China’s economy faces a series of challenges to improving it’s slowing economy. Starting with the growing real estate bubble, China has seen a 4.5% decline in housing prices for the first time in 20 years and now boasts
roughly 60 million vacant apartments awaiting buyers. Since real estate accounts for between 25% and 30% of overall GDP, if the real estate bubble were to burst, it would have a crippling effect on future GDP growth. In addition, it would undoubtedly drive overleveraged real estate developers out of business, resulting in unemployment across multiple socioeconomic strata.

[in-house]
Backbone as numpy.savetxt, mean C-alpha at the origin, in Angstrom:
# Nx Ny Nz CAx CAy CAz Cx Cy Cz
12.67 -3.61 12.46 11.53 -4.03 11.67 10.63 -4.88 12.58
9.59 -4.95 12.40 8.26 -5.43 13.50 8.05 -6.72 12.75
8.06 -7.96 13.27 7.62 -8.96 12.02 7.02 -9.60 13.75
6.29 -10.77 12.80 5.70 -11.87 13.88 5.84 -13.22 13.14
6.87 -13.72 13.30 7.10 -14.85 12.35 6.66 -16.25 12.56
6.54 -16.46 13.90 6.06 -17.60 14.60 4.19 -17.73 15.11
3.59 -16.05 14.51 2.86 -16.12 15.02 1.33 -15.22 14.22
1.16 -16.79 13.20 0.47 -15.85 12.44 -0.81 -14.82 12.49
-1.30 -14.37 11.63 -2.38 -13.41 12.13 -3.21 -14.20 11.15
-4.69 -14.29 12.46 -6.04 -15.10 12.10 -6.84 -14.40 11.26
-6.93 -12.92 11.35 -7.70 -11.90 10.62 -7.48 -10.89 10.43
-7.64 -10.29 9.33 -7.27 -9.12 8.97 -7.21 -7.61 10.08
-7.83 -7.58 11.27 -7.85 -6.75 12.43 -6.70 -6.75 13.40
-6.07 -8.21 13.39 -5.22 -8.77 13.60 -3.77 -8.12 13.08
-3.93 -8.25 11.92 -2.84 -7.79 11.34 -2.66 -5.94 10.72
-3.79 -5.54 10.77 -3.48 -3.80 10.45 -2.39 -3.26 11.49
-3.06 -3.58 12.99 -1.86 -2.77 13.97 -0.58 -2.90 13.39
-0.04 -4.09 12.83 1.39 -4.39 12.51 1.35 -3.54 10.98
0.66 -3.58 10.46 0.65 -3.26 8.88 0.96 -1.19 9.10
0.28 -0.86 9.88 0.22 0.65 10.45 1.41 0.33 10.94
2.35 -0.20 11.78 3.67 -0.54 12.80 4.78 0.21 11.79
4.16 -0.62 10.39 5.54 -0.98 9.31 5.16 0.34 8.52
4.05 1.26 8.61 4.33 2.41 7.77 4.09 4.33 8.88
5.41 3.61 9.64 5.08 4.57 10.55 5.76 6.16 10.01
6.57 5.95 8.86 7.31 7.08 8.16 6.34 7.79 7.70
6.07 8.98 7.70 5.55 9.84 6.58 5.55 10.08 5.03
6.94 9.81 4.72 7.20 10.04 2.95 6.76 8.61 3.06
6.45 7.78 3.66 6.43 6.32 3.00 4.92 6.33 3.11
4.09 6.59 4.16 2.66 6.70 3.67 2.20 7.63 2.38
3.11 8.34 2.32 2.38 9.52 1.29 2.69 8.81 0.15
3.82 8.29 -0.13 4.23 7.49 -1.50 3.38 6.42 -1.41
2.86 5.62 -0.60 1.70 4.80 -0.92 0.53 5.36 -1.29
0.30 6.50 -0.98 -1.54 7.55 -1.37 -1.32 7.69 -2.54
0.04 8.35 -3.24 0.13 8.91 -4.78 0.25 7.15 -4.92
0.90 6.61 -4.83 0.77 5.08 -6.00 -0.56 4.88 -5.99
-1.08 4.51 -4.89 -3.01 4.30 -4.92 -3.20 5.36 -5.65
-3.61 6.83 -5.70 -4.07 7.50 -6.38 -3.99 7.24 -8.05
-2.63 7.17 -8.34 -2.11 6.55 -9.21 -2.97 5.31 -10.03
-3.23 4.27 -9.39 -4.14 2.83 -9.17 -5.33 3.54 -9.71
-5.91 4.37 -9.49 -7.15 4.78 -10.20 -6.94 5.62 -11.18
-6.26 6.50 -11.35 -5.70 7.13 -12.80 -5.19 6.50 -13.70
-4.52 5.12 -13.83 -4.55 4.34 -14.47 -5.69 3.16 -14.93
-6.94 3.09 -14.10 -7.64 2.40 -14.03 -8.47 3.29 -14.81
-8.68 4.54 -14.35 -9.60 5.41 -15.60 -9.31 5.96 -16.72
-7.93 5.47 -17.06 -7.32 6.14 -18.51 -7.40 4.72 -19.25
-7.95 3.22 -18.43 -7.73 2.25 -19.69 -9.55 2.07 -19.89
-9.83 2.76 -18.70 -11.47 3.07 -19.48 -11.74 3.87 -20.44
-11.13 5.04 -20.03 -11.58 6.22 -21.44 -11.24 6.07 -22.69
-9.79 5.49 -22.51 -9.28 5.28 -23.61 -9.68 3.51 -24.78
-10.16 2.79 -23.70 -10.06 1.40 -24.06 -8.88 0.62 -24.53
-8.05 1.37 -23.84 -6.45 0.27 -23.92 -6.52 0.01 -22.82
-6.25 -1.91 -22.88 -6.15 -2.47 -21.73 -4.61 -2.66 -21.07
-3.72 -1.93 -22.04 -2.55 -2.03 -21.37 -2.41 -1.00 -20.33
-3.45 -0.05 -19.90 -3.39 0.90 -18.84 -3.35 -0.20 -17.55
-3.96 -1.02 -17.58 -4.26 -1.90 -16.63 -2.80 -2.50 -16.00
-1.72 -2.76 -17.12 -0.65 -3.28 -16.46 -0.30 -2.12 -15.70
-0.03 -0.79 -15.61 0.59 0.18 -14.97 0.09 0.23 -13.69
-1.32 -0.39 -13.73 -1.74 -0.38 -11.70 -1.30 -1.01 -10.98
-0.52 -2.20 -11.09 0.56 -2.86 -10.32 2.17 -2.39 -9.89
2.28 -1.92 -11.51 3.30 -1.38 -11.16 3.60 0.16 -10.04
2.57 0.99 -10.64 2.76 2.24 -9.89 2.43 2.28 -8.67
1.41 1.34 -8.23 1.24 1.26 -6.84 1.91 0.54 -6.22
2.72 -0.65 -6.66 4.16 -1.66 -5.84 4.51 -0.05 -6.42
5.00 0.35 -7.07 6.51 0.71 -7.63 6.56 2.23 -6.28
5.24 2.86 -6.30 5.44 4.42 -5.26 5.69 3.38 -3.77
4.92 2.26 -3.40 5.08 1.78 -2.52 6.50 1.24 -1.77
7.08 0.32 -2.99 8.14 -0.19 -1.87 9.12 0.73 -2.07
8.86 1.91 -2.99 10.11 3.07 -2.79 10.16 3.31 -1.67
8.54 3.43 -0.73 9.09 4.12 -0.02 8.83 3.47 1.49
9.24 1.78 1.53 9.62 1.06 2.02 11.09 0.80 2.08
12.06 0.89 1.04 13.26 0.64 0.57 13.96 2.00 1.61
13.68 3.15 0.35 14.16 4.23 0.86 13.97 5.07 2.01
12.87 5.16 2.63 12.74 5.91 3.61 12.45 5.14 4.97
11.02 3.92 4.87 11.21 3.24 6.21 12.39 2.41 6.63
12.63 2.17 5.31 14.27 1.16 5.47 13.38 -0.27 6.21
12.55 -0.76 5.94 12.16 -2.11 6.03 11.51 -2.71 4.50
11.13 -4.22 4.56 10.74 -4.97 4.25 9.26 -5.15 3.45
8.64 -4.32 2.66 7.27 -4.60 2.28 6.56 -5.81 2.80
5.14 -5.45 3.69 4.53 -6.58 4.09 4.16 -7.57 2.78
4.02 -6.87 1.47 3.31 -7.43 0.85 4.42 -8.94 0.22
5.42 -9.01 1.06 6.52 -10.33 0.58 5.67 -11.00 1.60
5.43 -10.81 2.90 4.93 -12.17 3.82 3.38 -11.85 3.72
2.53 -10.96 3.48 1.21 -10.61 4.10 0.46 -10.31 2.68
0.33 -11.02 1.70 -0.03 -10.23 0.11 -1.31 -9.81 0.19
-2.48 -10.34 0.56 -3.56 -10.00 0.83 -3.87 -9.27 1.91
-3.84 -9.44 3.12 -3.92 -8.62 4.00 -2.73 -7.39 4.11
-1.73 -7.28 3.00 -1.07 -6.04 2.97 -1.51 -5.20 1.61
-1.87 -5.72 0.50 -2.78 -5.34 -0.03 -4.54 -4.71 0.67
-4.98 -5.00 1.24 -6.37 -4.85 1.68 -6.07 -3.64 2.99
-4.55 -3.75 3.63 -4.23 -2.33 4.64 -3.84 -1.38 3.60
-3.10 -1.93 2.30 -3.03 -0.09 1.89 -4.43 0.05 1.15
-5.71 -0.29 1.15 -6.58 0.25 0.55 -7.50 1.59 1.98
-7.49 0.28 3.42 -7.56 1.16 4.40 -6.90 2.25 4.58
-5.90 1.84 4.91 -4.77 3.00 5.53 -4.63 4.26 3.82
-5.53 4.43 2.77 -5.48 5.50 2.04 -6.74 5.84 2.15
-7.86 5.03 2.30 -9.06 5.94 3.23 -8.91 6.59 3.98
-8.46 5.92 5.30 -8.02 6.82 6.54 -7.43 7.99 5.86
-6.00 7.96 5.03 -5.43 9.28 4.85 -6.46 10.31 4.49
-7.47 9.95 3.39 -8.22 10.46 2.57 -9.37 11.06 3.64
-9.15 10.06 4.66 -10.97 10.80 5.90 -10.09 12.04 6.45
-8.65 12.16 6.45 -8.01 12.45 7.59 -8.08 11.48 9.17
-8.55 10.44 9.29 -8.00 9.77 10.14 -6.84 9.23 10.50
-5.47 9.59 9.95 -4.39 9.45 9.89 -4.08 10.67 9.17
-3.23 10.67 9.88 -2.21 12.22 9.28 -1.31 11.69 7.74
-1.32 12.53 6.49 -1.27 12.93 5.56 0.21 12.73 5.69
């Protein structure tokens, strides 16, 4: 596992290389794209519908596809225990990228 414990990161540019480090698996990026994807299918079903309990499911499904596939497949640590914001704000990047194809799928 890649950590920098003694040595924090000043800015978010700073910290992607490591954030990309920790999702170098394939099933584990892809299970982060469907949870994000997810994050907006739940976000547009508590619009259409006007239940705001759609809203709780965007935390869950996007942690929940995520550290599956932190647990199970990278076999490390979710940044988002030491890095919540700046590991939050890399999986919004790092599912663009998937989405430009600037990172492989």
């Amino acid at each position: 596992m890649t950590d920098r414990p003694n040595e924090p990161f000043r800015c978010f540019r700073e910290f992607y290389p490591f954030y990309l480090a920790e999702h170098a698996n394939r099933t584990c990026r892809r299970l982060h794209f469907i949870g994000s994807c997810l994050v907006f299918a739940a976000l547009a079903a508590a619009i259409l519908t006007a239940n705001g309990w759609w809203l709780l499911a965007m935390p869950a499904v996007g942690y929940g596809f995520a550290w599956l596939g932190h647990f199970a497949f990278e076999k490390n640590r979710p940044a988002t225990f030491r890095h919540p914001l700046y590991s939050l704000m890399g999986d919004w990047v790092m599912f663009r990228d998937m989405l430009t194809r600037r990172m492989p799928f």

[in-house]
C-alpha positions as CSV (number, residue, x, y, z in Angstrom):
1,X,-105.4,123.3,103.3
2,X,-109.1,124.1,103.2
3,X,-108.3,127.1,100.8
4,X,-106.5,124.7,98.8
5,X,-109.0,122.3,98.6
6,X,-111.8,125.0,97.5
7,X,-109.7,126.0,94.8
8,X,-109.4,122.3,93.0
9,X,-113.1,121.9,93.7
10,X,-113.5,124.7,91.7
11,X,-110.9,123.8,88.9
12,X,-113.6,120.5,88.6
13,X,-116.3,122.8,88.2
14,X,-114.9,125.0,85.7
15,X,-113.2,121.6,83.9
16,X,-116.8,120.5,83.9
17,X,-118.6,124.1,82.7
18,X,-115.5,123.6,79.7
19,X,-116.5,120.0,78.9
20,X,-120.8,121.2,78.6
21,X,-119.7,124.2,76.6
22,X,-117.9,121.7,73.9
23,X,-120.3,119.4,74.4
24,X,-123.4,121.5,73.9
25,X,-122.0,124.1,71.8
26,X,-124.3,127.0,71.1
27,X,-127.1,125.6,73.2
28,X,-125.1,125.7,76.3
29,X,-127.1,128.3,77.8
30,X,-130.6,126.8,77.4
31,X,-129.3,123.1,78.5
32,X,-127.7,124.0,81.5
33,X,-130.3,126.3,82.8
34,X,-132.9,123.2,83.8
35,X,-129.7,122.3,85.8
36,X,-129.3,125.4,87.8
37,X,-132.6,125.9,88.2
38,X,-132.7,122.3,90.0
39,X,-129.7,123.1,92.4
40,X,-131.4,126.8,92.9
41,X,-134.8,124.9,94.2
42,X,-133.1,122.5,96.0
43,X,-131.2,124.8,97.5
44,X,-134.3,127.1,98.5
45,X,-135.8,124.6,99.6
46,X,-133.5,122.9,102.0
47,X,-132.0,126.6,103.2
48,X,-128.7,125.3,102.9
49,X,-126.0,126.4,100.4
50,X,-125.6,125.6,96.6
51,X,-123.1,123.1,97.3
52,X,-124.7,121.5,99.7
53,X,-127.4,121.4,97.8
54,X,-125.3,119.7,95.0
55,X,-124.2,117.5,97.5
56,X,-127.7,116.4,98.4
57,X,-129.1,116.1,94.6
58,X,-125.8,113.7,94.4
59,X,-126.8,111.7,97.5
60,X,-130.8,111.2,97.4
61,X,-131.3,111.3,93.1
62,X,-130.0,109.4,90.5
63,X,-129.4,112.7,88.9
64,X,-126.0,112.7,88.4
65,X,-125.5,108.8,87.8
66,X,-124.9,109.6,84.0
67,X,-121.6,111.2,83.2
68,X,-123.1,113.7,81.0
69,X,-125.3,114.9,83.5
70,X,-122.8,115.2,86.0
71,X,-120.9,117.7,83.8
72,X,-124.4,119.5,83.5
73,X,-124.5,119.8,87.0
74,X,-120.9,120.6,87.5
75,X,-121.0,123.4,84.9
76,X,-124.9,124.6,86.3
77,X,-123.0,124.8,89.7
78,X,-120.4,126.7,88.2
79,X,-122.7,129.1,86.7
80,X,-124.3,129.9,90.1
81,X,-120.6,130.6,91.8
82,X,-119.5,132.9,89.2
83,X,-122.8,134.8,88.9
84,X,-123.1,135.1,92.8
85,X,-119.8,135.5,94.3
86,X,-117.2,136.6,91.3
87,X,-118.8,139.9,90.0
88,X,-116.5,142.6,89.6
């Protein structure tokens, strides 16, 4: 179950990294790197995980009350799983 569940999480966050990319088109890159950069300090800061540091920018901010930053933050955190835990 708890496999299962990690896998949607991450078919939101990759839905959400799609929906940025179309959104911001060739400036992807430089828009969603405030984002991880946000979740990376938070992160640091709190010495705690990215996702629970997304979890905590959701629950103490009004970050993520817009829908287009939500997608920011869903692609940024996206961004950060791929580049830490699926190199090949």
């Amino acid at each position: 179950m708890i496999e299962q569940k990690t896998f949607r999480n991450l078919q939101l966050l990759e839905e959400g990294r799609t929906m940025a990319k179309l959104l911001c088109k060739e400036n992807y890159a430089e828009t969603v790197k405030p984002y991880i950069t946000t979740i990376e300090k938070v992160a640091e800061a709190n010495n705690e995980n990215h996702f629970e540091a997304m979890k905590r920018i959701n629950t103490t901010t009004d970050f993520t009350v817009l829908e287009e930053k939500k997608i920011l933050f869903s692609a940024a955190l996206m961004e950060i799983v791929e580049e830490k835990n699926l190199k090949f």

The manufacturing sector of the economy is likewise in trouble. In comparison to the US (operating at a healthy 80% manufacturing capacity), China is operating at 70% of its total capacity at a time when it is unlikely that demand for goods will increase to absorb the excess. One major contributor to this problem is so called “Zombie Firms” that earn negative cash flows but are still propped up by the State.
China’s housing sector seems to be the biggest obstacle for continued growth. It is clear that prices must continue to fall in order for the market to become healthy again. To keep the real estate bubble from growing, one solution is the Central Bank of China increasing interest rates, thus curbing investment. For the manufacturing sector, one potential solution is the State shutting down these inefficient firms. However, both of these things would likely cause unemployment and plunge the economy into recession, which seems like the last thing Chinese leaders want.